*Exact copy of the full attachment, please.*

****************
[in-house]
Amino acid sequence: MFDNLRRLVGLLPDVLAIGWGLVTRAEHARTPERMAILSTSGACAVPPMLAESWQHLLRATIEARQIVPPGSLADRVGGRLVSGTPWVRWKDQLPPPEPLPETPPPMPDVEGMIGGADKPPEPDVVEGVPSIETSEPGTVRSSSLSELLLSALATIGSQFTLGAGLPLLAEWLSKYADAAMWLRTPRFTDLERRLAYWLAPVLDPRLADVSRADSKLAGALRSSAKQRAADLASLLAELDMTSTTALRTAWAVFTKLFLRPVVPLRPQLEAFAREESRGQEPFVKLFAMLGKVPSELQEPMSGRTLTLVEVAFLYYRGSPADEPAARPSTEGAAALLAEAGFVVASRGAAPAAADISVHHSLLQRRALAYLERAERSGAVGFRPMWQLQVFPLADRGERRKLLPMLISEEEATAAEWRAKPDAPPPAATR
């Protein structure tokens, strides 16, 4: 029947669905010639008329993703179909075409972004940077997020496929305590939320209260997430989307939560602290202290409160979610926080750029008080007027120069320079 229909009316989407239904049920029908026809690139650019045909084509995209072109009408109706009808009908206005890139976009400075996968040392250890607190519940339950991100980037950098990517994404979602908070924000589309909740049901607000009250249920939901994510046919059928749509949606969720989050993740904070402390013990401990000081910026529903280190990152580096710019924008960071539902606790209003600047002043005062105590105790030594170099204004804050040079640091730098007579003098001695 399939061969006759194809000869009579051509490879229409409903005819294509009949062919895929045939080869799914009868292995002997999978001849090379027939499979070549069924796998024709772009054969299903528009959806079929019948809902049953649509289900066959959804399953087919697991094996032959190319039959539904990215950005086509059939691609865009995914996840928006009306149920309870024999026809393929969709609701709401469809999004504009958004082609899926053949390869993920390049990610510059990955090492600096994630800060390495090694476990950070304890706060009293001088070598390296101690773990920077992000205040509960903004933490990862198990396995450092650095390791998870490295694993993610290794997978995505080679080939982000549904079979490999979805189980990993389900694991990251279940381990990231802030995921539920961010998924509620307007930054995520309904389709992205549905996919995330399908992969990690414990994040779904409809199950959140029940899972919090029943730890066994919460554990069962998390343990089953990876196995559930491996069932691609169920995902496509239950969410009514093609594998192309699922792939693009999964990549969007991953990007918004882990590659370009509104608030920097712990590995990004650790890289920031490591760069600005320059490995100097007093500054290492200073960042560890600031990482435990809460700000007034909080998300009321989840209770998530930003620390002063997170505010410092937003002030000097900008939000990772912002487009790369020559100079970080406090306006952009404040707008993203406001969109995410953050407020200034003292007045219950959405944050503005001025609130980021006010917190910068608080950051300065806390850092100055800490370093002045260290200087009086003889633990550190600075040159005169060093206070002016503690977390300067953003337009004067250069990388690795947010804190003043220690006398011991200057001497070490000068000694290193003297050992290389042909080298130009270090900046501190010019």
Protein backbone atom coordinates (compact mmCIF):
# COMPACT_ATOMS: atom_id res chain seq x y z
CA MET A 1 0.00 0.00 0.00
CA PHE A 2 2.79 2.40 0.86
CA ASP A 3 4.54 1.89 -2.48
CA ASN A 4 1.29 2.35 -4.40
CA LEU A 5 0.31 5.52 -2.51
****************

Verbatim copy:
[in-house]
Amino acid sequence: MFDNLRRLVGLLPDVLAIGWGLVTRAEHARTPERMAILSTSGACAVPPMLAESWQHLLRATIEARQIVPPGSLADRVGGRLVSGTPWVRWKDQLPPPEPLPETPPPMPDVEGMIGGADKPPEPDVVEGVPSIETSEPGTVRSSSLSELLLSALATIGSQFTLGAGLPLLAEWLSKYADAAMWLRTPRFTDLERRLAYWLAPVLDPRLADVSRADSKLAGALRSSAKQRAADLASLLAELDMTSTTALRTAWAVFTKLFLRPVVPLRPQLEAFAREESRGQEPFVKLFAMLGKVPSELQEPMSGRTLTLVEVAFLYYRGSPADEPAARPSTEGAAALLAEAGFVVASRGAAPAAADISVHHSLLQRRALAYLERAERSGAVGFRPMWQLQVFPLADRGERRKLLPMLISEEEATAAEWRAKPDAPPPAATR
């Protein structure tokens, strides 16, 4: 029947669905010639008329993703179909075409972004940077997020496929305590939320209260997430989307939560602290202290409160979610926080750029008080007027120069320079 229909009316989407239904049920029908026809690139650019045909084509995209072109009408109706009808009908206005890139976009400075996968040392250890607190519940339950991100980037950098990517994404979602908070924000589309909740049901607000009250249920939901994510046919059928749509949606969720989050993740904070402390013990401990000081910026529903280190990152580096710019924008960071539902606790209003600047002043005062105590105790030594170099204004804050040079640091730098007579003098001695 399939061969006759194809000869009579051509490879229409409903005819294509009949062919895929045939080869799914009868292995002997999978001849090379027939499979070549069924796998024709772009054969299903528009959806079929019948809902049953649509289900066959959804399953087919697991094996032959190319039959539904990215950005086509059939691609865009995914996840928006009306149920309870024999026809393929969709609701709401469809999004504009958004082609899926053949390869993920390049990610510059990955090492600096994630800060390495090694476990950070304890706060009293001088070598390296101690773990920077992000205040509960903004933490990862198990396995450092650095390791998870490295694993993610290794997978995505080679080939982000549904079979490999979805189980990993389900694991990251279940381990990231802030995921539920961010998924509620307007930054995520309904389709992205549905996919995330399908992969990690414990994040779904409809199950959140029940899972919090029943730890066994919460554990069962998390343990089953990876196995559930491996069932691609169920995902496509239950969410009514093609594998192309699922792939693009999964990549969007991953990007918004882990590659370009509104608030920097712990590995990004650790890289920031490591760069600005320059490995100097007093500054290492200073960042560890600031990482435990809460700000007034909080998300009321989840209770998530930003620390002063997170505010410092937003002030000097900008939000990772912002487009790369020559100079970080406090306006952009404040707008993203406001969109995410953050407020200034003292007045219950959405944050503005001025609130980021006010917190910068608080950051300065806390850092100055800490370093002045260290200087009086003889633990550190600075040159005169060093206070002016503690977390300067953003337009004067250069990388690795947010804190003043220690006398011991200057001497070490000068000694290193003297050992290389042909080298130009270090900046501190010019």
Protein backbone atom coordinates (compact mmCIF):
# COMPACT_ATOMS: atom_id res chain seq x y z
CA MET A 1 0.00 0.00 0.00
CA PHE A 2 2.79 2.40 0.86
CA ASP A 3 4.54 1.89 -2.48
CA ASN A 4 1.29 2.35 -4.40
CA LEU A 5 0.31 5.52 -2.51